All citations should include these elements. See examples of citations for print and online sources in the tabs above.
If you need more help, you can see the guides or link below, or ask a librarian for help.
Everyone knows that directly copying another author's work is plagiarism, but there are also less obvious forms of plagiarism. Plagiarism takes many forms and the consequences can be severe, so it pays to be well informed.
The simple definition: Plagiarism is copying an author's work and passing it off as your own.
This definition may seem simple, but plagiarism can be much more complicated. Did you know that you could be held responsible for plagiarism if you paraphrase (i.e., to put in your own words) an author's work without providing a citation? Even if you cite your source, if paraphrasing is not done correctly, you could still be plagiarizing.
It can sometimes be difficult to put an author's ideas into your own words without plagiarizing. My best advice is to eat a sandwich.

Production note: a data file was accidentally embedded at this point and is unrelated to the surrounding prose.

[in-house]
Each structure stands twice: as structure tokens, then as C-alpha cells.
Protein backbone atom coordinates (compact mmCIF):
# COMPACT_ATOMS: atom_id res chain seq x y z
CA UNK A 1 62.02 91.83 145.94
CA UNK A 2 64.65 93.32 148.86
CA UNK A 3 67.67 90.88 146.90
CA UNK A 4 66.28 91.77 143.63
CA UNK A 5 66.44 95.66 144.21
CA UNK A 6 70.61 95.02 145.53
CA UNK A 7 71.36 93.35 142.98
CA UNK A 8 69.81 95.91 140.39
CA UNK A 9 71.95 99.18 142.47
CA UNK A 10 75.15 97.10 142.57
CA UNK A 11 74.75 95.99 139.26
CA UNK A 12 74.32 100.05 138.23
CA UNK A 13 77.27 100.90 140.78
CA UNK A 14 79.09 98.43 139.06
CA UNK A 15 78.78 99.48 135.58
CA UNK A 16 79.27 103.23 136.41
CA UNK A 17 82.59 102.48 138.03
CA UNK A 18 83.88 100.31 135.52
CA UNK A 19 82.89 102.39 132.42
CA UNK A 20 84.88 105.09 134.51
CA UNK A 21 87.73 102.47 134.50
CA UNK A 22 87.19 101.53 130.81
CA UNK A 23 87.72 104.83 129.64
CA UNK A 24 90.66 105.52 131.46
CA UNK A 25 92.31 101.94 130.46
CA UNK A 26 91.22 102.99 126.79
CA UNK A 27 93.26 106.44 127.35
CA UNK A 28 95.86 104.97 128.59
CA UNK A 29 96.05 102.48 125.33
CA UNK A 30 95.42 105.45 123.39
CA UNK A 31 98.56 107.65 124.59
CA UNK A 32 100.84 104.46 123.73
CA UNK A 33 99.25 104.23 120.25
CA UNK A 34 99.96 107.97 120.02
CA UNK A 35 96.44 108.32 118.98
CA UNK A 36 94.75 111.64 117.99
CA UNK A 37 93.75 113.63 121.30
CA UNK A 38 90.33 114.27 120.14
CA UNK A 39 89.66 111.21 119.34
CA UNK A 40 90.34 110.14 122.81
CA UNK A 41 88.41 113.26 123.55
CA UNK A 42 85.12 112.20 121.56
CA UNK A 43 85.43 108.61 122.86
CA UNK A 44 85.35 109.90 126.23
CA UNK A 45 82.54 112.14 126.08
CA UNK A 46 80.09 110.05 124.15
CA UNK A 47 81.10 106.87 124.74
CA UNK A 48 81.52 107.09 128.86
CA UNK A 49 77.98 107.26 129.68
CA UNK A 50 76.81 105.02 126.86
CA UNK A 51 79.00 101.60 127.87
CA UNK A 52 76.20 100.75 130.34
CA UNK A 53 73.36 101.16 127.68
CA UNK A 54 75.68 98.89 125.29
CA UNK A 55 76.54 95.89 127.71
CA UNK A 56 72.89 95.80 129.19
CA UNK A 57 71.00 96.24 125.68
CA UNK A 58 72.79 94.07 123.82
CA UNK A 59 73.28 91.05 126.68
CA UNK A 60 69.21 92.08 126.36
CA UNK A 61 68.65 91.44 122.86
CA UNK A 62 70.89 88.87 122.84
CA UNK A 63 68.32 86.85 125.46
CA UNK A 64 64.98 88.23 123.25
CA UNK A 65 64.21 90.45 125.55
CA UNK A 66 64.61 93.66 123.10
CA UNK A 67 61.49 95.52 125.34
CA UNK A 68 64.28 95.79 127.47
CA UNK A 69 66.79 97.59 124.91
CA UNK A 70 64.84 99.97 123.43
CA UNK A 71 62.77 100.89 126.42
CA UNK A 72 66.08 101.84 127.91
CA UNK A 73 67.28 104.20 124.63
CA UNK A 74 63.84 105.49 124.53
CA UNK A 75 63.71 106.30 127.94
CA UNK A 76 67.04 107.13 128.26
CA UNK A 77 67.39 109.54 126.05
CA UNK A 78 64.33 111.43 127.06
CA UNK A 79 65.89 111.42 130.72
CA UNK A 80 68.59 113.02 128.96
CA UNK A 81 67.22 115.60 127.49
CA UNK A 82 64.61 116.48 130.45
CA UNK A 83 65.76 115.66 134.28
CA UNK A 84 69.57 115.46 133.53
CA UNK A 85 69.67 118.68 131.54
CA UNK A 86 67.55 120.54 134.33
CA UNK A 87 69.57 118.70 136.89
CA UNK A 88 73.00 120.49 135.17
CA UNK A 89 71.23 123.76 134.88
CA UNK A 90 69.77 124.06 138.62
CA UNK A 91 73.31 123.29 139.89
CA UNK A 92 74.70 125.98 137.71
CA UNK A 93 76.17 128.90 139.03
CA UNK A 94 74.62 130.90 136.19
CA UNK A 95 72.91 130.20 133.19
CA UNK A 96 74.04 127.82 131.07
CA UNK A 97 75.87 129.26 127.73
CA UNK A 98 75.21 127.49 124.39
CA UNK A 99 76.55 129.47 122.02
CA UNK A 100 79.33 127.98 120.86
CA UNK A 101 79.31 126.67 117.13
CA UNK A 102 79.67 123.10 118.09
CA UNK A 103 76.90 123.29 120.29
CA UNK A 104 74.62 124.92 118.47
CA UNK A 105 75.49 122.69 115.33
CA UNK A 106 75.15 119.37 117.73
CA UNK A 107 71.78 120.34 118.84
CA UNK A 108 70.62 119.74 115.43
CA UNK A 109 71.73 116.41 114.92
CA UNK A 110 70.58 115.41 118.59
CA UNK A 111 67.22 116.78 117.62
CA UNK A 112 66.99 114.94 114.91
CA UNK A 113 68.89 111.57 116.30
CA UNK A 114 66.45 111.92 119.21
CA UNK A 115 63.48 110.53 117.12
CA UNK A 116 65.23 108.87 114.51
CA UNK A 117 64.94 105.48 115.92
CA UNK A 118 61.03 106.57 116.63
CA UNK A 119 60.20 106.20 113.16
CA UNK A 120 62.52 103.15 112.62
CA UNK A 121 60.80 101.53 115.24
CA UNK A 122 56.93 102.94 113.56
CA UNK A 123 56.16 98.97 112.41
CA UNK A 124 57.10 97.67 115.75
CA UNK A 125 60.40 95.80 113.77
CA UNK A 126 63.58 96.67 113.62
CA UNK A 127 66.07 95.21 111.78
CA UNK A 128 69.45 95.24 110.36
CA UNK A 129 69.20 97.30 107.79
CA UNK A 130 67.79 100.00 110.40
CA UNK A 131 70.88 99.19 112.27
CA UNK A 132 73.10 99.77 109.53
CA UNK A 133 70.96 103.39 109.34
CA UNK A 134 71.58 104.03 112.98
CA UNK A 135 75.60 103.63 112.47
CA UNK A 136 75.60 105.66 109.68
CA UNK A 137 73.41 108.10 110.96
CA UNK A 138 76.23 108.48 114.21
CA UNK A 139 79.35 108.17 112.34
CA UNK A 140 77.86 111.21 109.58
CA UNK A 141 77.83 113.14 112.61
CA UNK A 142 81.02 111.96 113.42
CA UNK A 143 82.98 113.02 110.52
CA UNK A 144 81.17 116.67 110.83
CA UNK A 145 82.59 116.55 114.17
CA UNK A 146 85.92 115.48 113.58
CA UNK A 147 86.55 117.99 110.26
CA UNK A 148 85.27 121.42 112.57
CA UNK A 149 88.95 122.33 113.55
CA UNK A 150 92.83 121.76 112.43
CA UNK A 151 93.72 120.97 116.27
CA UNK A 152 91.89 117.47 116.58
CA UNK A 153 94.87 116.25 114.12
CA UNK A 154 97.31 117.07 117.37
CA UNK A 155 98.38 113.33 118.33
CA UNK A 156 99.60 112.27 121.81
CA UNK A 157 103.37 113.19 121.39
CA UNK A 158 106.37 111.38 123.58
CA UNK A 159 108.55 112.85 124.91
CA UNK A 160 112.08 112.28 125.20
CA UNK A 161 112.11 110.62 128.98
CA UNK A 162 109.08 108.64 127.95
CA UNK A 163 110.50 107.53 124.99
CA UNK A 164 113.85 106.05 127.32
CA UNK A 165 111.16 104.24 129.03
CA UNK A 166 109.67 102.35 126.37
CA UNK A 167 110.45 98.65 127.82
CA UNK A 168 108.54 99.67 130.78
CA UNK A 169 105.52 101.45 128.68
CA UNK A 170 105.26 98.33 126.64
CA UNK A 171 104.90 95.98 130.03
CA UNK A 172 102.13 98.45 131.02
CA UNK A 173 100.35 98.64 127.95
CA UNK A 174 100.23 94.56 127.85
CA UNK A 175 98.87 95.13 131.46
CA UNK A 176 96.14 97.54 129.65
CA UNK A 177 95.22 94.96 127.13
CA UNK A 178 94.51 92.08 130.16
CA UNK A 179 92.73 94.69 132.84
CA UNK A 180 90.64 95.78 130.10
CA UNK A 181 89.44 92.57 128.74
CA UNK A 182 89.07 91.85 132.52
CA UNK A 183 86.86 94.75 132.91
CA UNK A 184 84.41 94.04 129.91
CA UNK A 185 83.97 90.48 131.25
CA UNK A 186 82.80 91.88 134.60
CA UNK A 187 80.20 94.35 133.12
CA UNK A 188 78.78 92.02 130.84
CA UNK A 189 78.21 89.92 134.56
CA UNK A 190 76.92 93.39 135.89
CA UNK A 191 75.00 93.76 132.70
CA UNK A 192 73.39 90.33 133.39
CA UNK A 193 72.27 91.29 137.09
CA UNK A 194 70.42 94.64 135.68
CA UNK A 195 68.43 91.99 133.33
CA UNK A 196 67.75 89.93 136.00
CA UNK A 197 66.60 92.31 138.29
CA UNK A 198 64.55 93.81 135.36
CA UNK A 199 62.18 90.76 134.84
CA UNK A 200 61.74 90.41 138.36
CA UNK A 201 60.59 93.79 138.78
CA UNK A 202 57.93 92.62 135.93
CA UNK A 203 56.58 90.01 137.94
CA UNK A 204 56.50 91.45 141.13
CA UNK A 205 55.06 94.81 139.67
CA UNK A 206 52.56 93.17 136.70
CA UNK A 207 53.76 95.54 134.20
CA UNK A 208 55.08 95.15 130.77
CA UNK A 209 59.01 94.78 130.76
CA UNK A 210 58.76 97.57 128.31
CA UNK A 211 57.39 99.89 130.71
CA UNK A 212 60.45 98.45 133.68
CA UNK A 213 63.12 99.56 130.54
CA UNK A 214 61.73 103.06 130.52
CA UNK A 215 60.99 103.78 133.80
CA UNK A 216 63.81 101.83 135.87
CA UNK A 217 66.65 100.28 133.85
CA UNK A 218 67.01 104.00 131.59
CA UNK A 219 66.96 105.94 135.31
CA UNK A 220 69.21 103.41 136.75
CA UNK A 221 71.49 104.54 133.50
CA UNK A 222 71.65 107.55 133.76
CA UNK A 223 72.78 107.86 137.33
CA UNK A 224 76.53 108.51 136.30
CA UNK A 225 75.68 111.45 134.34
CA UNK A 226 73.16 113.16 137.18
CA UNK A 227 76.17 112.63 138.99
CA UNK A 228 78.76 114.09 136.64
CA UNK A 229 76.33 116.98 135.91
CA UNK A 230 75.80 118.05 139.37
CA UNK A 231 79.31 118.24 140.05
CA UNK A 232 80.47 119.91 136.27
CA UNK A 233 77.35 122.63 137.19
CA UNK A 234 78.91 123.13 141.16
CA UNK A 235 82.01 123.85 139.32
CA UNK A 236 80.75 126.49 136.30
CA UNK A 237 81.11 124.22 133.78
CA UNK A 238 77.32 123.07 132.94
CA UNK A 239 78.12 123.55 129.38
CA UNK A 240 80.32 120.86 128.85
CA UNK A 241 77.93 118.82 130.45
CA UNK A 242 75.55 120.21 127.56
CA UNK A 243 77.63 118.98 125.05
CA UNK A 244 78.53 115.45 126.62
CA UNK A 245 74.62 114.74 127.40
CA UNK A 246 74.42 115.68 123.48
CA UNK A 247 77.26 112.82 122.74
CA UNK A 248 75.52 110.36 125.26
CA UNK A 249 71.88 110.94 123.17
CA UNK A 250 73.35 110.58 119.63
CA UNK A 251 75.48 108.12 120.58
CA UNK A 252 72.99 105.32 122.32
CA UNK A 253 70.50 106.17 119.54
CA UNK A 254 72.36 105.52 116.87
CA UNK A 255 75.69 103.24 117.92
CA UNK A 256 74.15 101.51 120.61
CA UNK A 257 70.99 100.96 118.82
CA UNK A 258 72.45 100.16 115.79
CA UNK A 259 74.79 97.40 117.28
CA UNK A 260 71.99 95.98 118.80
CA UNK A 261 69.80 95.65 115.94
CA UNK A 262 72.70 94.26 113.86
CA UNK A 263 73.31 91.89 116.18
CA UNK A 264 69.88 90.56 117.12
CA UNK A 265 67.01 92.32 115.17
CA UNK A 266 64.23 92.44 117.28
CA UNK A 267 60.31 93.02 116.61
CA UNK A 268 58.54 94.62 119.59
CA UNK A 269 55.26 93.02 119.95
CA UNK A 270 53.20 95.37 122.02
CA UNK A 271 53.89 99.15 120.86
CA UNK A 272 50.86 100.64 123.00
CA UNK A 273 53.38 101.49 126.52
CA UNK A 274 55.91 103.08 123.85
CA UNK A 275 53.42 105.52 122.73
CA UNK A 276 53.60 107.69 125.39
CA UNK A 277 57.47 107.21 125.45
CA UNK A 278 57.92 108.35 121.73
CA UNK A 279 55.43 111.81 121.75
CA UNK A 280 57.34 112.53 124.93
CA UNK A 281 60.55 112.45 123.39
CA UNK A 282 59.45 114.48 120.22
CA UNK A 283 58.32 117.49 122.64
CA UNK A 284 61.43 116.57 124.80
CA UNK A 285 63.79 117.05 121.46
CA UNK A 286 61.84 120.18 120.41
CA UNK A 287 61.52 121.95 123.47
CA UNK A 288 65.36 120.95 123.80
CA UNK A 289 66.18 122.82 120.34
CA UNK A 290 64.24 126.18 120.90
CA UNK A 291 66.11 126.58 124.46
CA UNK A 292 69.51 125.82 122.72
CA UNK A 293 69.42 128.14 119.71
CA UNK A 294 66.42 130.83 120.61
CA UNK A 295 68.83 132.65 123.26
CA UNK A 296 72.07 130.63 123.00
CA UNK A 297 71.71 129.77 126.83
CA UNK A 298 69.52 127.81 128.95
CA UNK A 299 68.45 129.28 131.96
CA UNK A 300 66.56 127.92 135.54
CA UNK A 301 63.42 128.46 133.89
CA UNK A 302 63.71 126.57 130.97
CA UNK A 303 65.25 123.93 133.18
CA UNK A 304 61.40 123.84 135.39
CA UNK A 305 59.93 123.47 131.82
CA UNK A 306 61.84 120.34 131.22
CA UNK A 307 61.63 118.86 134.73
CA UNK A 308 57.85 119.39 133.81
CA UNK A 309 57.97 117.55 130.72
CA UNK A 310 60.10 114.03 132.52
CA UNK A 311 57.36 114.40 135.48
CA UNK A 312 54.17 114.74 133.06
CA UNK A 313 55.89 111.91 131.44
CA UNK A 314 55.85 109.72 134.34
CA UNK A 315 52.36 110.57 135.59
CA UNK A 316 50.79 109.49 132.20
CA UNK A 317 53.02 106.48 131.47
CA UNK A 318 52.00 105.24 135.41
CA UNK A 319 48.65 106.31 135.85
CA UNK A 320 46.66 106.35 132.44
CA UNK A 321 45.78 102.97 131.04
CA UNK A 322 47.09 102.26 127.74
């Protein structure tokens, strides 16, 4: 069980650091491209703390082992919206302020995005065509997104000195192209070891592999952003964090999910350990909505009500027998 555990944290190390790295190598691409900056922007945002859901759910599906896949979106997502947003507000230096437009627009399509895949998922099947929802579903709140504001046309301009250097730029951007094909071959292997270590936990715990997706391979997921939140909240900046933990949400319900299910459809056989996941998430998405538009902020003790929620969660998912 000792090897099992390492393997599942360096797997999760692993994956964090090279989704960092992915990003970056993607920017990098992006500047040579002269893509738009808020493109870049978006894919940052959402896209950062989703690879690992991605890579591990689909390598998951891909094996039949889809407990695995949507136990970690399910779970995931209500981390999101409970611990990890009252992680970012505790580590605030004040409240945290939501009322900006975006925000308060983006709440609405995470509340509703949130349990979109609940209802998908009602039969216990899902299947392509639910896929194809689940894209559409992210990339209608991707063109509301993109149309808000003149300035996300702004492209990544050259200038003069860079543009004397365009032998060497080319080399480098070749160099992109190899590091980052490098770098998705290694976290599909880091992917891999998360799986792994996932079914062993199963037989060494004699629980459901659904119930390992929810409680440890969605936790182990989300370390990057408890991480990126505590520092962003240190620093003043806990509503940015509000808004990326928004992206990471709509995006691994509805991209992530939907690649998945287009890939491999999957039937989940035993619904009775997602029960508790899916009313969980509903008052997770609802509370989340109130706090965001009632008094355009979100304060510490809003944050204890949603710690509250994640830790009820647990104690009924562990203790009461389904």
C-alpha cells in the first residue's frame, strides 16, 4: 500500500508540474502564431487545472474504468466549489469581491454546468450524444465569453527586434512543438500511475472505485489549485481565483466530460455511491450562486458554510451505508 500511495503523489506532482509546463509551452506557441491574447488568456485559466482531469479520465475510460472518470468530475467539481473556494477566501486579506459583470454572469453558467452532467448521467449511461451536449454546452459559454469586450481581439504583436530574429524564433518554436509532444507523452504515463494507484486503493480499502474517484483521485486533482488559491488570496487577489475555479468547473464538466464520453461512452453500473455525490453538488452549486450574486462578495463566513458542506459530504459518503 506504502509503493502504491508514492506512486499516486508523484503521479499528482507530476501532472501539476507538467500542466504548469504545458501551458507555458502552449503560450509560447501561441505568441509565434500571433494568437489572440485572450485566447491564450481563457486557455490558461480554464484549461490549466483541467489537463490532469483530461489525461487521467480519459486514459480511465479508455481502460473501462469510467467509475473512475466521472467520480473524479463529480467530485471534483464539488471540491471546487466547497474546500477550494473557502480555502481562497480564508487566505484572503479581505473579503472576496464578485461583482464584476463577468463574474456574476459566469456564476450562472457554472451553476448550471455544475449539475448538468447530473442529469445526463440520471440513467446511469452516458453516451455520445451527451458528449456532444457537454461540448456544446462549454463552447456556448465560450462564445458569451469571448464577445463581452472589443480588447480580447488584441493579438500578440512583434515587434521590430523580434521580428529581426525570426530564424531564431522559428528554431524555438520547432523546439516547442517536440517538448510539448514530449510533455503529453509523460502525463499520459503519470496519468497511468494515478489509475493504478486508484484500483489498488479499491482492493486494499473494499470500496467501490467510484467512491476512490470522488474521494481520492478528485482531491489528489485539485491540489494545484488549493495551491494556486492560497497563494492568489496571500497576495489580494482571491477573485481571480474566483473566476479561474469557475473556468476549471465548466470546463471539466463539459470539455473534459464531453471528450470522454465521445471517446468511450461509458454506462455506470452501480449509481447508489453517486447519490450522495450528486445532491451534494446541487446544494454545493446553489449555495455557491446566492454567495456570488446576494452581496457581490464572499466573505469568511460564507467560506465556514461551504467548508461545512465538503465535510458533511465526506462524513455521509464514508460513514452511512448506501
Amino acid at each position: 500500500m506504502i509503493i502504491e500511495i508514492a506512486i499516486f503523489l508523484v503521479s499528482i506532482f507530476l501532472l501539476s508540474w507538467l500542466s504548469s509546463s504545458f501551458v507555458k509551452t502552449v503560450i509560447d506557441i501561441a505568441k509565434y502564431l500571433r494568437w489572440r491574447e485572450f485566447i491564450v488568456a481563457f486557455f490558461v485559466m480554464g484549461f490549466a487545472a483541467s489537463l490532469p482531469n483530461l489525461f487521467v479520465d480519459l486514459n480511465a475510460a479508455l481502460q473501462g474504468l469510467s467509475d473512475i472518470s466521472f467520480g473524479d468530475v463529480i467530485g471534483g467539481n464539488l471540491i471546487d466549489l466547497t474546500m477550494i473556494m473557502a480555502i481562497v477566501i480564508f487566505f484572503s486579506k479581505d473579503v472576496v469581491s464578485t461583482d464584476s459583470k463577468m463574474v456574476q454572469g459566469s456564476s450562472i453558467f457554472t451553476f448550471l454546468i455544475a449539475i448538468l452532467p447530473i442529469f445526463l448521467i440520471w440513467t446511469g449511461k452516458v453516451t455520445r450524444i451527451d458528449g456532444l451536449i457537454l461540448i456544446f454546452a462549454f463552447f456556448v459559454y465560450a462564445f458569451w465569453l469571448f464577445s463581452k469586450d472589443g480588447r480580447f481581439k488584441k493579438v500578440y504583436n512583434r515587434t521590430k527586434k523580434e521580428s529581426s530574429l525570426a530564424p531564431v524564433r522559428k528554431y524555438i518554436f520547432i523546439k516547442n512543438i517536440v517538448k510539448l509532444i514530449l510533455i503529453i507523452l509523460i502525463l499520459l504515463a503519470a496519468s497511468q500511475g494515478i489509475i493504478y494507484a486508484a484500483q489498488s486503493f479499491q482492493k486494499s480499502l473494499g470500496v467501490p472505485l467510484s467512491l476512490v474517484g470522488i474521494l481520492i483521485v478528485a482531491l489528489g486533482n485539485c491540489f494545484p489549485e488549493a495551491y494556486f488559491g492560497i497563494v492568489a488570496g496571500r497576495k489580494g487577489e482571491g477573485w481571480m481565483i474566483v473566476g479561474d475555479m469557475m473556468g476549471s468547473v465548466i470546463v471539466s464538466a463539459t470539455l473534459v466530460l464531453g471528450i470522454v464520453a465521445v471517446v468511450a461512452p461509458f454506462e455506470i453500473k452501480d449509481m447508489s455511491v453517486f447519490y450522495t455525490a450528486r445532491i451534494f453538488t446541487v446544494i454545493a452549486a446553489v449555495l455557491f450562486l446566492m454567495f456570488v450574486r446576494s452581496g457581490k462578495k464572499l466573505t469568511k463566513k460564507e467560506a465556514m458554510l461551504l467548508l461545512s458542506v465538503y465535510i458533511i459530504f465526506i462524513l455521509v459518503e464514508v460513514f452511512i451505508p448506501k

Step 1: Read the part of the source you want to summarize/paraphrase.
Step 2: Walk away. Eat a sandwich. Watch some TV. Do anything that takes your mind off the paper.
Step 3: Without looking at the source, write what the author was trying to say.
The idea is to get the author's ideas stored in your short-term memory. When you process the author's work, your brain will automatically reword it in a way that you can understand. Then, you do something to disrupt the memory (like eat a sandwich, yum!), which helps scrub the author's exact wording from your memory. Although you no longer remember the author's words, you probably remember the main points. When you start writing, you express the author's ideas in your own terms rather than in the original wording. This sounds like a funny trick, but it really works.
Even if you paraphrase, you must cite your source!
The following websites may help you better understand and avoid plagiarism. Remember that there are serious consequences for plagiarizing.